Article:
An “exhaustive review of the entirety of Fehr’s emails during the same time period” did not show any reference to a conversation with Gurney either. That extended to a further review of Fehr’s emails over the next decade which did not show any tie into Gurney. Also, the report found that no one who interacted daily with Fehr recalls him ever mentioning Gurney or Beach at the time.
One incident in the Jenner & Block report that included Fehr related to another conversation between him and player agent Joe Resnick. In an email contained within that investigation and dated April 18, 2011, Resnick told Fehr he knew the executive director had been made aware of “an incident” that involved Beach.
In the Cozen O’Connor interview, Resnick “did not recall receiving any response to his email, and none was found in our review of Fehr’s emails.” Resnick also did not recall any follow-up conversation with Fehr.
“Fehr acknowledged to us — as he did in the Jenner Report — receiving the email but had no recollection of it or following up with Resnick regarding the matter,” the report said. “Likewise, Gurney also does not recall any discussions with Fehr concerning Aldrich outside of his December 2010 call described in the Jenner Report.”
As for the conversation between Dr. Shaw and Beach regarding whether USA Hockey was alerted to allegations surrounding Aldrich’s past actions, Cozen O’Connor found it was an issue of miscommunication.
“All parties involved managed to walk away from these interactions under some misapprehension,” the report stated. “Gurney and Beach walked away from their respective conversations believing that someone…had agreed to take responsibility for contacting USA Hockey; Dr. Shaw thought that others, either the union or Beach’s agent, would address Beach’s concerns about USA Hockey and that he was bound to keep what Beach had told him confidential; Resnick believed he was sharing a concern about a coach who was odd, bullying, and inappropriate, but not a sexual abuser.”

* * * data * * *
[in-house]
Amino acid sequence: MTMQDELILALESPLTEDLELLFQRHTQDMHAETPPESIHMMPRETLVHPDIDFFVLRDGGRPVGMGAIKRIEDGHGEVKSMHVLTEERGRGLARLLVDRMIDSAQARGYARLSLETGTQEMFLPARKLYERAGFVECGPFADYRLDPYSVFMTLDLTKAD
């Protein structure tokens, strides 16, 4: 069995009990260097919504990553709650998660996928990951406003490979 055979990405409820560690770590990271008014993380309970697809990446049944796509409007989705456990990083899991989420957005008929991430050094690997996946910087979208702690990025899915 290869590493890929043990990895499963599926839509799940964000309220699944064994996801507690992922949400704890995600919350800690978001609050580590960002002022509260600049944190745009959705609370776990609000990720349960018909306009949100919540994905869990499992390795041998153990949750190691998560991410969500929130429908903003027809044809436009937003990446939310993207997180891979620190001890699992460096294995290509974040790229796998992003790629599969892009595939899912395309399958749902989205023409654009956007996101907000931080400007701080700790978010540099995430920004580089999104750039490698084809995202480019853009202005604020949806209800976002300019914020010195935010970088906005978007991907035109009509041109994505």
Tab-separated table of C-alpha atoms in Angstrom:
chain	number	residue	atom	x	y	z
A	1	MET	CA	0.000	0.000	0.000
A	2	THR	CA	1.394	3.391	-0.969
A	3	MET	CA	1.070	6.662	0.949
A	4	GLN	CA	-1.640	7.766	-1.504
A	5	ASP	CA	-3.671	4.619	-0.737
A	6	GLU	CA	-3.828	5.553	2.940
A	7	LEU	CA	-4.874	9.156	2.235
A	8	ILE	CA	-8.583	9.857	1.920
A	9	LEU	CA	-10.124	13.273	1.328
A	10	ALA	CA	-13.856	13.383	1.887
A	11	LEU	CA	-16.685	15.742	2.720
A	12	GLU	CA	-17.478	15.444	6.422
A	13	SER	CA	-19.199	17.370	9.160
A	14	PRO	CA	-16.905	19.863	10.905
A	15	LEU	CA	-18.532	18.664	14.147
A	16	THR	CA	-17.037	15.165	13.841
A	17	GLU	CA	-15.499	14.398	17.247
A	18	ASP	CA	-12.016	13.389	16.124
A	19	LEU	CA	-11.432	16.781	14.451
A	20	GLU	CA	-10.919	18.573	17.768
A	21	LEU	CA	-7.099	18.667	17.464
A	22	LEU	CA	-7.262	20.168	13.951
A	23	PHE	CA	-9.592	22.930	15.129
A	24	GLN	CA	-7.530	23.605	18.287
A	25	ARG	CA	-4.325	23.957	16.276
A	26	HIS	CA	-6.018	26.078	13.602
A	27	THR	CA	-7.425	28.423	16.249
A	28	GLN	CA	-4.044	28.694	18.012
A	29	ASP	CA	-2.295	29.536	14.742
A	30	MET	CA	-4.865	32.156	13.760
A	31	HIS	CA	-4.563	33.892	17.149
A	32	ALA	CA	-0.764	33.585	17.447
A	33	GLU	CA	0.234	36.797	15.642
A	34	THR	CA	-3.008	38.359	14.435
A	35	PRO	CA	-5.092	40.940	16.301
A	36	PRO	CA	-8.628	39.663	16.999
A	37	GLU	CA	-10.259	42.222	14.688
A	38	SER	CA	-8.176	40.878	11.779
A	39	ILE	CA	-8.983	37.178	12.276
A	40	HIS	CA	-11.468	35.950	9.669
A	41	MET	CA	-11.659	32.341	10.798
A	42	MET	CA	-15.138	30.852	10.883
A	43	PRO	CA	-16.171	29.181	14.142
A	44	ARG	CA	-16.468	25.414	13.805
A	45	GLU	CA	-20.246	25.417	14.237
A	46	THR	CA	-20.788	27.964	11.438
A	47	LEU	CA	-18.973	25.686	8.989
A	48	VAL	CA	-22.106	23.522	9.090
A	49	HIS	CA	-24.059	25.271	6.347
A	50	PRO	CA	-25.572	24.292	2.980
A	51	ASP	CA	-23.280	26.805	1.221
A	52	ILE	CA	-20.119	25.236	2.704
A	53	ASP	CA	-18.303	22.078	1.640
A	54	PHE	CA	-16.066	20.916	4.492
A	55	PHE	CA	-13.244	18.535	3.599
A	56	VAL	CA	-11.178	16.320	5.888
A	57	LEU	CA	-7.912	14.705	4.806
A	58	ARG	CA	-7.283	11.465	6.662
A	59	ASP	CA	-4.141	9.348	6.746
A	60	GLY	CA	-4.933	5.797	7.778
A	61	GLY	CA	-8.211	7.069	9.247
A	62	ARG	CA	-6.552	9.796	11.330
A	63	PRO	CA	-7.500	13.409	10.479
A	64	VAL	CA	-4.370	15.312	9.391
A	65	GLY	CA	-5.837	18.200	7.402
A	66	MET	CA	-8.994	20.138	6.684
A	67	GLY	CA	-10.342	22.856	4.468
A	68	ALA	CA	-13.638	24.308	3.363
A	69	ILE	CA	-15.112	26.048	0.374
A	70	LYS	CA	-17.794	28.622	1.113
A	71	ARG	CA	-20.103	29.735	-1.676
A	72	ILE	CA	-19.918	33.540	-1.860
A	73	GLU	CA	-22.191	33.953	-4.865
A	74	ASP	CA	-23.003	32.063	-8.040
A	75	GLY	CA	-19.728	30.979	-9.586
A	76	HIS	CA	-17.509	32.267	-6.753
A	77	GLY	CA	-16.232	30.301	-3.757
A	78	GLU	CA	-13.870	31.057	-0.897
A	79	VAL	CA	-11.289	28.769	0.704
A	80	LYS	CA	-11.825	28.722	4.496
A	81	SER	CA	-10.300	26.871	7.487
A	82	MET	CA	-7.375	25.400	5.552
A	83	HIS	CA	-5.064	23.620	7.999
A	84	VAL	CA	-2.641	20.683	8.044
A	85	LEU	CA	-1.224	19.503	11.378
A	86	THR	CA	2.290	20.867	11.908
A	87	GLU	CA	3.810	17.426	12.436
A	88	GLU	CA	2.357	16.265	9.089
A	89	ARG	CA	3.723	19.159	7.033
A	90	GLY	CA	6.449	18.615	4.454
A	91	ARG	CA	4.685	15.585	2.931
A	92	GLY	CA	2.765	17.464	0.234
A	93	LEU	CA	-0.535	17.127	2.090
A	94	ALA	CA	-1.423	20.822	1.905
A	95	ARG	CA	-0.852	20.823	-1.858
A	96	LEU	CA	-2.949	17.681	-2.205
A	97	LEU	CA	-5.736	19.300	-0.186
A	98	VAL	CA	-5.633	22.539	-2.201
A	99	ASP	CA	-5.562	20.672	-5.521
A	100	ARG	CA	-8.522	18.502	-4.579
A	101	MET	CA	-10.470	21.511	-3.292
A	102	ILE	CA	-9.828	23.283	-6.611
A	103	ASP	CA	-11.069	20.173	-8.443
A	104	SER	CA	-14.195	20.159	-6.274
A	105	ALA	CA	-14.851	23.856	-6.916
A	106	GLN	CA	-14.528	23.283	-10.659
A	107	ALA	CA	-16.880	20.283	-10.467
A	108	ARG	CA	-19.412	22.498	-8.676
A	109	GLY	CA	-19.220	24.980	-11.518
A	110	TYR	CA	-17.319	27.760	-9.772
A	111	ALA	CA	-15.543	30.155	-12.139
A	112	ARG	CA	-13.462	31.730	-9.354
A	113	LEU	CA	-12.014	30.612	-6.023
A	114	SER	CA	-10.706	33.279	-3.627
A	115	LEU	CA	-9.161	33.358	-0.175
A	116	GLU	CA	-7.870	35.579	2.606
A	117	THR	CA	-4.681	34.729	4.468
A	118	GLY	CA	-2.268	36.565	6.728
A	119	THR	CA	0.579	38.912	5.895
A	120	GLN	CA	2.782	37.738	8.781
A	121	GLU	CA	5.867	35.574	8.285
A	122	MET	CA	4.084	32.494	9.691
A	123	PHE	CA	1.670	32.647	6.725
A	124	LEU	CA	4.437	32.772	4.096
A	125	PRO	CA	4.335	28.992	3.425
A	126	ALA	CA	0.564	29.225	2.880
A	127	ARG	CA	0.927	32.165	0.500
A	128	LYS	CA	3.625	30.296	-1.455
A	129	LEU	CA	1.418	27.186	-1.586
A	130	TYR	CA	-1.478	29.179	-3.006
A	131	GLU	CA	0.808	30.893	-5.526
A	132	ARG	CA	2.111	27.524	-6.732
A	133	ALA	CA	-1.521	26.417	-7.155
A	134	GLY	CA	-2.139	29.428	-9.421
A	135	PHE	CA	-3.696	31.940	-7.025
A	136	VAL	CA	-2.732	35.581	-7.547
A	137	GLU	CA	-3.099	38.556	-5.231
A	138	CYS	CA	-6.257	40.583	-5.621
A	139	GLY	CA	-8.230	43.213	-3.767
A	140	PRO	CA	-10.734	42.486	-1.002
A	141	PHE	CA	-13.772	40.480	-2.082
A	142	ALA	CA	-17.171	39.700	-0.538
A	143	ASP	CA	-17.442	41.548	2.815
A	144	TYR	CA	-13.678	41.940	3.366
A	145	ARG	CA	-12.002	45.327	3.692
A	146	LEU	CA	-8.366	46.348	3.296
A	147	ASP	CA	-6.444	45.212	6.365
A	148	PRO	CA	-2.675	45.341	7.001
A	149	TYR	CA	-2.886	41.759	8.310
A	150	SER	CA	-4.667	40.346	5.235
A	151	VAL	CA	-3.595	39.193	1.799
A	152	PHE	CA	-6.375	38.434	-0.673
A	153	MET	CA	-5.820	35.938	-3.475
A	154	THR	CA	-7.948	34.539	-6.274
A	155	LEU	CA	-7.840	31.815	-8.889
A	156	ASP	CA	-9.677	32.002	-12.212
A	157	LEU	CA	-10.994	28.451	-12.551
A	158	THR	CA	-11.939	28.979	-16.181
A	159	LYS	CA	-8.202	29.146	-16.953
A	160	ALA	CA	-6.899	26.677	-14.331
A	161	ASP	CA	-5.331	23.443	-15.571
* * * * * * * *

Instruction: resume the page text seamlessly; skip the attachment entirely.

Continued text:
Cozen O’Connor concluded that given Fehr’s background as a lawyer, he would have known to act upon serious allegations had they been communicated to him.
“Our conclusion,” the report continued, “is further supported by the absence of any evidence that Fehr either memorialized the conversation or discussed it with anyone else affiliated with the NHLPA, including his brother, Steven, who is outside counsel to the NHLPA. This departure is completely at odds with Fehr’s documented practice of routinely and promptly tasking others to follow up on matters of much less significance.”
Beach had been openly critical of Fehr’s inaction since revealing himself as the case’s John Doe in an interview with TSN’s Rick Westhead last October.
“I reported every single detail to an individual at the NHLPA, who I was put in contact with after,” Beach told Westhead. “I believe two different people talked to Don Fehr. And for him to turn his back on the players when his one job is to protect the players at all costs, I don’t know how that can be your leader. I don’t know how he can be in charge. If that’s what he’s going to do when a player comes to you and tells you something, whether it be abuse, whether it be drugs, whether it be anything, you’re supposed to have the players’ backs and they definitely didn’t have mine.”
On Oct. 28, 2021, Fehr released his own statement regarding Beach’s order.
“Kyle Beach has been through a horrific experience and has shown true courage in telling his story,” Fehr said in October. “There is no doubt that the system failed to support him in his time of need, and we are part of that system. “In his media interview, Mr. Beach stated that several months after the incident he told someone at the NHLPA the details of what happened to him. He is referring to one of the program doctors [Dr. Brian Shaw, a psychologist, and program administrator] with the NHL/NHLPA player assistance program. While this program is confidential between players and the doctors, the serious nature of this incident should have resulted in further action on our part. The fact that it did not was a serious failure. I am truly sorry, and I am committed to making changes to ensure it does not happen again.”